Last week when Carleton journalism prof and former CBC reporter Susan Harada spoke at the government’s official announcement of Informed Opinions’ funding, she cited a current example of just how much impact a timely published op ed can have.
Referring to that morning’s Globe and Mail, Susan cited a piece by former Canadian diplomat, Scott Gilmore, who had — in the wake of sensational WikiLeaks revelations — reflected on his own experiences writing diplomatic memos. “I wrote cables back to Ottawa that would raise the hair on the back of your neck,” he confessed.
Susan noted that this piece had effectively positioned its author as a go-to authority on the emerging story, and he would no doubt show up on broadcast programs for the rest of the week. Sure enough, there he was a few hours later on CTV’s Power Play.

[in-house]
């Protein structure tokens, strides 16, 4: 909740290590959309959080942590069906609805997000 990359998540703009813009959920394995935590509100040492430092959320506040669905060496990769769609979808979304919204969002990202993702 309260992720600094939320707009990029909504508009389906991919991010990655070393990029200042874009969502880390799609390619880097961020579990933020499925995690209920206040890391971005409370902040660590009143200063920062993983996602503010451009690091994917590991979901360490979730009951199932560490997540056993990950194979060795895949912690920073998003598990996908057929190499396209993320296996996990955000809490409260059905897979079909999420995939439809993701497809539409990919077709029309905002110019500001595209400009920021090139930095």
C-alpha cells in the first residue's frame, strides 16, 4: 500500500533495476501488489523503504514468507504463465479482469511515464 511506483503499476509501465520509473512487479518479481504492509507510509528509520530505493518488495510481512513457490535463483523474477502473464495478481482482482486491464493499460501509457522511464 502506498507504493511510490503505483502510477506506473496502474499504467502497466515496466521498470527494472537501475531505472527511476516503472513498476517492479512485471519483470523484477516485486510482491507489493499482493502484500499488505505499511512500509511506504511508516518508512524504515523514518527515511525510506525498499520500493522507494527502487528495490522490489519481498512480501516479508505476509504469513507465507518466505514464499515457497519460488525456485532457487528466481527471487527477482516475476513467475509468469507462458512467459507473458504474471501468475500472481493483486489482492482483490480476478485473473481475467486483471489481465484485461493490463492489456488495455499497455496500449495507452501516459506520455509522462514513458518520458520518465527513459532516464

When I first started writing op eds in the 1990s while serving as president of Media Action (then Media Watch), I frequently experienced the exponential exposure effects of penning a timely piece in a daily paper well-read by talk show producers. Writing pieces on the issuing of a specialty TV license, the outcome of a pornography trial and the demise of the Miss Canada pageant all netted me invitations to broaden the audience for my views on radio and TV shows.